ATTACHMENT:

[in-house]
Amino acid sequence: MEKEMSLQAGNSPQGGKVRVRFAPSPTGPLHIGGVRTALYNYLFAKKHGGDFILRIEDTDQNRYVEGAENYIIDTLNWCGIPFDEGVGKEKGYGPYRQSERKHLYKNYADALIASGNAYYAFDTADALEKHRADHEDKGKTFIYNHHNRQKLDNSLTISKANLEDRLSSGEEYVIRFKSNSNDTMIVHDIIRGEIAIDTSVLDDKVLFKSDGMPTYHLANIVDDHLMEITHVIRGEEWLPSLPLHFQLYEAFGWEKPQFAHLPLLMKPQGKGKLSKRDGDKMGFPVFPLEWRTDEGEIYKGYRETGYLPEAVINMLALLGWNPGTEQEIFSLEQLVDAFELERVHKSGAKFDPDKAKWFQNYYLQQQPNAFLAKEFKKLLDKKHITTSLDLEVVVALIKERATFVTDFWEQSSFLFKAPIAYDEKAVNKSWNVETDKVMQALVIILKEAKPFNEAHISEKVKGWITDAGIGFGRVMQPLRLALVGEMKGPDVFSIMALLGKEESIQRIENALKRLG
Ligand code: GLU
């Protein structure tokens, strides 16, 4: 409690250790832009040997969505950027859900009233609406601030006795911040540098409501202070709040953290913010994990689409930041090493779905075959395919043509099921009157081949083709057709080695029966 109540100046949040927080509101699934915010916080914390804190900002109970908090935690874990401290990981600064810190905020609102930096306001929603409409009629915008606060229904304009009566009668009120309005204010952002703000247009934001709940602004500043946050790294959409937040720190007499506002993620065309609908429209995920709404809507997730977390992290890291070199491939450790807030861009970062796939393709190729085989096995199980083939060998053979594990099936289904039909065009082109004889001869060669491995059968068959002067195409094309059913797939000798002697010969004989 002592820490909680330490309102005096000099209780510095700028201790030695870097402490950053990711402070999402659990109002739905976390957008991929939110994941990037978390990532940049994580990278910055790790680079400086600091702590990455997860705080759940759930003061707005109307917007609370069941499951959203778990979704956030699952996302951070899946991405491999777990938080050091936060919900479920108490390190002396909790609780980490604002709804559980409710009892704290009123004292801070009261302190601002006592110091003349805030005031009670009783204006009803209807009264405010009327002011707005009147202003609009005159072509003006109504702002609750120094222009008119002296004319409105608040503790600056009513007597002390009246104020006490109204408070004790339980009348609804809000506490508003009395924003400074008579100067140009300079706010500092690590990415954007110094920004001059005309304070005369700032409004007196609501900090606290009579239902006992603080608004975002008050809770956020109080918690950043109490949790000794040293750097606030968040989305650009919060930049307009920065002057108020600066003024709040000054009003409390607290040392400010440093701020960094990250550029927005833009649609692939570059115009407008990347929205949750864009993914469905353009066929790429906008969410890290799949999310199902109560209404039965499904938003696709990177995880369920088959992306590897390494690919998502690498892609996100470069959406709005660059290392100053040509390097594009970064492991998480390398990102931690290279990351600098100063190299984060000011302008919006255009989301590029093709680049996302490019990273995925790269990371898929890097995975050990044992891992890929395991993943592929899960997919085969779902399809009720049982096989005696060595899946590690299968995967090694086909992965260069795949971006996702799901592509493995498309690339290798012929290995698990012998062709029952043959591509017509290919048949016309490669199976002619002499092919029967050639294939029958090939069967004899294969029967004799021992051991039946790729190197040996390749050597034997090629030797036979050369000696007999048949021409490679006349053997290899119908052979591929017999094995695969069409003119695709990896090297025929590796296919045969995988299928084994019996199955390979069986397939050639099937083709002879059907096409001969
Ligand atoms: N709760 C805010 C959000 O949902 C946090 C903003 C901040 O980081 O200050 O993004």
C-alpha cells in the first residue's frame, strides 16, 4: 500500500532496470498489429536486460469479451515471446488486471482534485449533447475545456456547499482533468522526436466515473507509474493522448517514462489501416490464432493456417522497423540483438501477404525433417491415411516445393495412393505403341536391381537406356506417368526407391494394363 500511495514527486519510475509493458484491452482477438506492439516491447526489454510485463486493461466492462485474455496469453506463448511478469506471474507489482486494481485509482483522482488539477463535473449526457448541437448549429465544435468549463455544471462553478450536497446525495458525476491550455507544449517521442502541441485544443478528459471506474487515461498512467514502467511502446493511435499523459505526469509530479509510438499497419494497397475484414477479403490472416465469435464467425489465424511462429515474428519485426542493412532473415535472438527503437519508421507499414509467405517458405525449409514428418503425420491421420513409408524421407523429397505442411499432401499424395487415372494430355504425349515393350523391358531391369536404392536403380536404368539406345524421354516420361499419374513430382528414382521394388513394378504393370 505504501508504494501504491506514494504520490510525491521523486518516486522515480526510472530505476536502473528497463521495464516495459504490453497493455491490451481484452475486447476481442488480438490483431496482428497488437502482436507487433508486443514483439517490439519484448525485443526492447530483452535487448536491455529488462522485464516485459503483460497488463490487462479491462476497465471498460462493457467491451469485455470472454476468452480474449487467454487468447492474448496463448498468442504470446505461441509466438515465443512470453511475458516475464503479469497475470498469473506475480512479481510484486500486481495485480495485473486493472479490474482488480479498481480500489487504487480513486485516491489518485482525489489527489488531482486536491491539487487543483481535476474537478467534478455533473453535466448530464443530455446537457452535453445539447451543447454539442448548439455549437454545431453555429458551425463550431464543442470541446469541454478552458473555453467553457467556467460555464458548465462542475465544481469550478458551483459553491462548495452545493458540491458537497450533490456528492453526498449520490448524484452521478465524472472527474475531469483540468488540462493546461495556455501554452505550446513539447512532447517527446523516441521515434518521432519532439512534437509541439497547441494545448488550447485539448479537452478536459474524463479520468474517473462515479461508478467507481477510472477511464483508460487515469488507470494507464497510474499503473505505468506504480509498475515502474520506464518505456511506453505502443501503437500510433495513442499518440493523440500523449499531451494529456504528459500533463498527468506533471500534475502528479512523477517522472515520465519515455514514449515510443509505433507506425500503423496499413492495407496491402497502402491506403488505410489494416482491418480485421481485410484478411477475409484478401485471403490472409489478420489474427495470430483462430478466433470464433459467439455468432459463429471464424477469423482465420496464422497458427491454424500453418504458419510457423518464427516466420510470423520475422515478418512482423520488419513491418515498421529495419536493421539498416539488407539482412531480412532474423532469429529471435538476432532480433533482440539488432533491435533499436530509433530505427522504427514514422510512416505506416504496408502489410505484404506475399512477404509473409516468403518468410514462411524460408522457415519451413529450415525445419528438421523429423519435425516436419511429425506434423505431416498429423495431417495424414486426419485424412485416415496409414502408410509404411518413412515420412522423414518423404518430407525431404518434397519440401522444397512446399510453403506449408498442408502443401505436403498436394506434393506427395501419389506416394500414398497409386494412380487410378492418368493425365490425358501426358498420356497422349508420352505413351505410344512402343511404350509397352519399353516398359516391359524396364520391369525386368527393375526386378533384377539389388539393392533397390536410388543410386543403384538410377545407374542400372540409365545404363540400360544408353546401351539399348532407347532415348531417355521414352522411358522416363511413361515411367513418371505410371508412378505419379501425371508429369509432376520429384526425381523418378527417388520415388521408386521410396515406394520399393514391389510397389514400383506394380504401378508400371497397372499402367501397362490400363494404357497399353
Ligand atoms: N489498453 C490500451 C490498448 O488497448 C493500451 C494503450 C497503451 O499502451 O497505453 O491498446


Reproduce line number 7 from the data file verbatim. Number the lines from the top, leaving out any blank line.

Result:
Ligand atoms: N489498453 C490500451 C490498448 O488497448 C493500451 C494503450 C497503451 O499502451 O497505453 O491498446